2018 National Internet Segments’ Reliability report

By on 21 Sep 2018

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Qrator Labs recently released its 2018 National Internet Segments’ Reliability Survey report.

In this post, I wanted to share with you some of the highlights from the survey, including several new methods we incorporated from the previous survey in 2017.

It only takes one outage to compromise global connectivity

Internet connectivity at the inter-domain level is based on connectivity between Autonomous Systems (ASes). As the number of alternate routes between ASes increases, so does fault-resistance and the stability of the Internet in a given economy increase. However, some paths prove to be more important than others.

The global connectivity of any AS, regardless of whether it is a minor provider or an international giant, depends on the number of its paths to Tier-1 ISPs. Usually, Tier-1 implies an international company offering IP transit at a global scale and its network should be interconnected with other Tier-1 providers.

However, there is no obligation to support these interconnections! Only the market can motivate them to peer with each other and maintain global Internet connectivity. Is that motivation enough? (We explore this question in the IPv6 section below.) Anyway, if an AS loses its connection to at least one of the Tier-1 ISPs, it would likely become unreachable in some parts of the world.

Measuring Internet reliability

Imagine that an AS is experiencing significant network degradation. We want to answer the following question: ‘What percentage of the ASes in this region would lose their global availability due to a single failure?’

Why model such a situation? Strictly speaking, when the BGP and the world of inter-domain routing were in the design stage, the creators assumed that every non-transit AS would have at least two upstream providers to guarantee fault tolerance in case one goes down. However, the reality is different: more than 45% of ISPs have only one connection to an upstream provider. And some weird topologies between transit ISPs further reduces reliability.

So, did transit ISPs ever fail? The answer is yes, and this happens rather often. The proper question is, when would a particular ISP experience service degradation? If such problems seem remote, it may be worth considering Murphy’s Law: ‘Anything that can go wrong, does.’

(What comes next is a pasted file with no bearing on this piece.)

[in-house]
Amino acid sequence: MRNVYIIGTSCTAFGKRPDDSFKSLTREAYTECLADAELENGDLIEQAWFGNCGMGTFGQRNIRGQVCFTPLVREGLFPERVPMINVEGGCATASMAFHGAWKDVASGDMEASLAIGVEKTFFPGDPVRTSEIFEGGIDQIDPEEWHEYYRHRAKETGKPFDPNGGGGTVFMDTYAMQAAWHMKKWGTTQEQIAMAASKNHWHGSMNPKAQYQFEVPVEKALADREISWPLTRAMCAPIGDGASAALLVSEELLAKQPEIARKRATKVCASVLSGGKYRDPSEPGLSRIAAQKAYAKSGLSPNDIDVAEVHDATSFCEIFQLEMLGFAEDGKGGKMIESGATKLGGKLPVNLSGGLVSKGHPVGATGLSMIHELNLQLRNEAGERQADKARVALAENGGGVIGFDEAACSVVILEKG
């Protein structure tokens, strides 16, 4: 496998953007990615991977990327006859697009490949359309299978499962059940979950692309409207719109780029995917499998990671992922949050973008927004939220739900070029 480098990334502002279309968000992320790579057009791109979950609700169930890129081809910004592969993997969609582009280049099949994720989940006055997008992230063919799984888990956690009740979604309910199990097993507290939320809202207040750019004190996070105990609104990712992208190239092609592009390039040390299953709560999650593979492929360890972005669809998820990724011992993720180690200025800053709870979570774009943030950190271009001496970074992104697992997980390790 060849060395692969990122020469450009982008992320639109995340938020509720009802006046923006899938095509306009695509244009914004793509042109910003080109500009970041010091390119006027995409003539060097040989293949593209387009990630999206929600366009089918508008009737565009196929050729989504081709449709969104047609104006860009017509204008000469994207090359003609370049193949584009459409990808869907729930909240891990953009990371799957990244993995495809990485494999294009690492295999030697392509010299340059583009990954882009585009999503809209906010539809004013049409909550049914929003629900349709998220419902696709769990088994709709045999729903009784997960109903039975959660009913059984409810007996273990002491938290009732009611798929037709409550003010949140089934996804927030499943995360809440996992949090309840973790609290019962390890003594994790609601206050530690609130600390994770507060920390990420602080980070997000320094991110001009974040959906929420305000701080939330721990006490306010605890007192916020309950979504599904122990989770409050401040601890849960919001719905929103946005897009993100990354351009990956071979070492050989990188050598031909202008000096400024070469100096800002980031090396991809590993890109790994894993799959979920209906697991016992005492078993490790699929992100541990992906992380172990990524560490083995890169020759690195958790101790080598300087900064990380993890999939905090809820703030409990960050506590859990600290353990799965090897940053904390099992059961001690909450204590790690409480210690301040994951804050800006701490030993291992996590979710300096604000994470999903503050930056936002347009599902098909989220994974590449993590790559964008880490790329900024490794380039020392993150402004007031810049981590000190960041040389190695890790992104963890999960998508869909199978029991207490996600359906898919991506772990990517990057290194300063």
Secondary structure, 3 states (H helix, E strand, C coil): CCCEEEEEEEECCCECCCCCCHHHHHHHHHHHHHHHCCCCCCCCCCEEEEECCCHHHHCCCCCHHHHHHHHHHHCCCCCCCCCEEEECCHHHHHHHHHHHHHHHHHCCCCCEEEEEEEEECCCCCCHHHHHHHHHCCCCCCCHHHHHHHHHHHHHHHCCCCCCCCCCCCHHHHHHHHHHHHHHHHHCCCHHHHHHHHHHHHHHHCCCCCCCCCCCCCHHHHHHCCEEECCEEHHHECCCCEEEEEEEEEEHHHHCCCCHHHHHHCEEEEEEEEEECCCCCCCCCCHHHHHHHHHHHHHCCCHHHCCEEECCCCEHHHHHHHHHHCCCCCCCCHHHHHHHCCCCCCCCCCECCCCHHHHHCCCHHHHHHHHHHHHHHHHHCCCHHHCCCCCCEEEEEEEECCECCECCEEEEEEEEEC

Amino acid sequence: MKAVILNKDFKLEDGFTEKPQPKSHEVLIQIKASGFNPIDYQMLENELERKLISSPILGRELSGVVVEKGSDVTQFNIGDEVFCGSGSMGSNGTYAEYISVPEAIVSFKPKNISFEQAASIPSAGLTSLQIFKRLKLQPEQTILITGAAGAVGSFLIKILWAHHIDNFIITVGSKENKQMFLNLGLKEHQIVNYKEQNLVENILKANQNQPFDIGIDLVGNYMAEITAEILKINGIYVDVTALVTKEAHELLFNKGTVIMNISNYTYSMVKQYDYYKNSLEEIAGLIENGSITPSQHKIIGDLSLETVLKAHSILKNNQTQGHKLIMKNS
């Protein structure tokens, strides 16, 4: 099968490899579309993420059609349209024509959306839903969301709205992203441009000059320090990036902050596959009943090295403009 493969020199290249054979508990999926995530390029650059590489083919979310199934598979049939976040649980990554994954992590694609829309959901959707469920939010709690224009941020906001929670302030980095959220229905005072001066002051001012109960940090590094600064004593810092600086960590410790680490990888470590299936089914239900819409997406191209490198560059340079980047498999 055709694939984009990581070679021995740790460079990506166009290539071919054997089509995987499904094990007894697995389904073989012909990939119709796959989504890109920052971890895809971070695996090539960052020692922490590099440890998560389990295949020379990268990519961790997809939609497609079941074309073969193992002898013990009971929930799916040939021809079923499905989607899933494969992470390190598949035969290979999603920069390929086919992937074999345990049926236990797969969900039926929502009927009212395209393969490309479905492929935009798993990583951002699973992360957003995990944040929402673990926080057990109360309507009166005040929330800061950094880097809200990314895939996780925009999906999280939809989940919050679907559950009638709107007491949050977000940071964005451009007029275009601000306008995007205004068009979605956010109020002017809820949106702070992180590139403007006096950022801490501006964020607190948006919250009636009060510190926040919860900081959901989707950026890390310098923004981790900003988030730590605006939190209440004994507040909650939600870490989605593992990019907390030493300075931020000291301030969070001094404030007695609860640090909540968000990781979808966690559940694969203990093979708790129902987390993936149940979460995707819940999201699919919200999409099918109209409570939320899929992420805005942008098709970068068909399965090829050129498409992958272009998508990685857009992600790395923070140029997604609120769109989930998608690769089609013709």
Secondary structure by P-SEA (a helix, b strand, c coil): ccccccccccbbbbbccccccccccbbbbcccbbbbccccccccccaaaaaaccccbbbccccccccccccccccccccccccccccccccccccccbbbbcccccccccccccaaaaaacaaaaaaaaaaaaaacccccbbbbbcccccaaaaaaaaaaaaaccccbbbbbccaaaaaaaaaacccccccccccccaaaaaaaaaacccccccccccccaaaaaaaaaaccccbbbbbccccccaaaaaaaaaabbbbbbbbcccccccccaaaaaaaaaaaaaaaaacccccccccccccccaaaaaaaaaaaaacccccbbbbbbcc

To observe such a scenario, we have applied the same model for the third year in a row, but we did not merely repeat previous calculations; this year we’ve expanded the research significantly. The following steps were taken to calculate AS reliability:

  • For every AS in the world, we retrieved all alternate paths to Tier-1 operators with the help of an AS relation model, core of the Qrator.Radar.
  • Using the IPIP geodatabase, we matched economies to the originated address space of every AS.
  • For every AS, we counted the share of its address space that corresponds to the selected region. It helped to filter out situations where an ISP may be present at an Internet Exchange Point (IXP) in the given economy but not have any significant presence in the region. A good example is Hong Kong, where hundreds of members of the biggest Asian Internet Exchange, HKIX, exchange traffic but have zero presence in the Hong Kong Internet segment itself.
  • We evaluated the effect of a possible failure of a given AS on the other ASes, and thus on the specific economies.
  • For each economy, we found the specific AS that affects the largest portion of other ASes in the given region.

IPv4 reliability

Here you can find top 20 economies in terms of reliability in the event of a single failure. In practice, this means that these economies have the most diverse IP-transit market. The percentage shows the portion of ASes that would lose global connectivity in case of a specific AS failure.

Figure 1 — Top 20 Economies Dynamics 2017-2018.

Quick observations:

  • Romania and Luxembourg fell out of the top 20 from 11th and 20th place respectively, in 2017.
  • Singapore jumped 18 places to 5th.
  • Hong Kong fell 13 places to 15th.
  • The Netherlands entered the top 20 for the first time in 17th place.
  • 18 of 20 economies remained in top 20 compared to last year.

While individual economies may have moved up or down the list, overall reliability rate did not change significantly from 2017. Last year the average outage from a single failure was 41%; in 2018 it decreased by 3% to approximately 38%. The number of economies with an outage rate of less than 10% (indicating fault resistance) increased by one (n=30).

The primary trend for the year was found to be the significant reliability improvements in the small economies of South Asia and Africa. These regions are still developing, but strong improvements in IP transit market diversity are a sign of accelerating progress.

With regard to the Asian ISP market, we’ve observed significant changes over the last two years, with Hong Kong and Singapore exchanging places based on an index change of just 2% — there are some theories surrounding this change, which we’ve written about here.

The competition is fierce at the top of the reliability list, where positions are lost based on single digit percentage changes.

Game of IPv6

It is commonly believed that if a technology works well in IPv4, it could be easily ported to IPv6. This mistaken assumption may be the most significant structural problem of the whole IPv6 development process. And measuring Internet reliability for IPv6 hasn’t become an exception.